Russia's Rosneft Expands in Kurdistan With Five Oil ProjectsBy
Company may pay as much as $400 million directly to KRG
Blocks with 670 million barrels of reserves may start in 2021
Rosneft PJSC signed a deal with Iraq’s semi-autonomous Kurdistan to develop five oil blocks, cementing ties with the region even as tensions over sovereignty flare into armed clashes between Kurdish forces and Iraqi government troops.
Russia’s biggest crude producer signed “documents required to put in force” production-sharing agreements with the Kurdistan Regional Government, giving Rosneft 80 percent of the projects, the company said in a statement on Wednesday. Rosneft may pay a fee of as much as $400 million, half of which could be repaid in oil pumped from the deposits, it said.
The blocks may have some 670 million barrels of recoverable oil reserves according to conservative estimates, with full-field production possible from 2021 if exploration works are successful, Rosneft said. Exploration and “pilot” production is seen as early as next year.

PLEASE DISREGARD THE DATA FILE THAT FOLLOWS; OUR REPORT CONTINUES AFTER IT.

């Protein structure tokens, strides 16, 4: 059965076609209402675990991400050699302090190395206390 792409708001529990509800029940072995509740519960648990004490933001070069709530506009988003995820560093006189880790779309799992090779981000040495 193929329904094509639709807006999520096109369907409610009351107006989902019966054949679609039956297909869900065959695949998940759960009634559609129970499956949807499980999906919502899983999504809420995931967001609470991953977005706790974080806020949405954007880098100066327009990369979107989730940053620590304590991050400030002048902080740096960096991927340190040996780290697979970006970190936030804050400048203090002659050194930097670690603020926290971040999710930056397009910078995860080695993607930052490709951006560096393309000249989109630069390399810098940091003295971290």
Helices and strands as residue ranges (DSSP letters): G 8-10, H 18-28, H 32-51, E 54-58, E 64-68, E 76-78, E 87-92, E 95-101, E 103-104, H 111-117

“The new agreements will allow us to talk about full-fledged entry of the company in one of the most promising regions,” Rosneft said. The terms of the agreements are similar to what the KRG has with other international companies, it said.
The KRG, emboldened by the success of nascent crude exports, held a referendum on Sept. 25 which overwhelmingly favored independence from Baghdad. The non-binding vote included the oil-rich Kirkuk province, despite competing claims to the ethnically mixed area which lies outside the KRG-ruled Kurdish region. Tensions over Kirkuk turned into open conflict this week.
Rosneft agreed in February to pre-purchase crude from the Kurds for two years, becoming the first oil major to buy directly from the KRG. A week before the independence vote, the Kremlin-backed company announced talks on funding a natural-gas pipeline to Europe from Kurdistan with a possible deal seen by the end of this year.
Russia has said it has refrained from any involvement in the power struggle between Baghdad and the KRG. “We are not trying to provoke anything,” President Vladimir Putin said earlier this month. “We are not interfering.”
— With assistance by Dina Khrennikova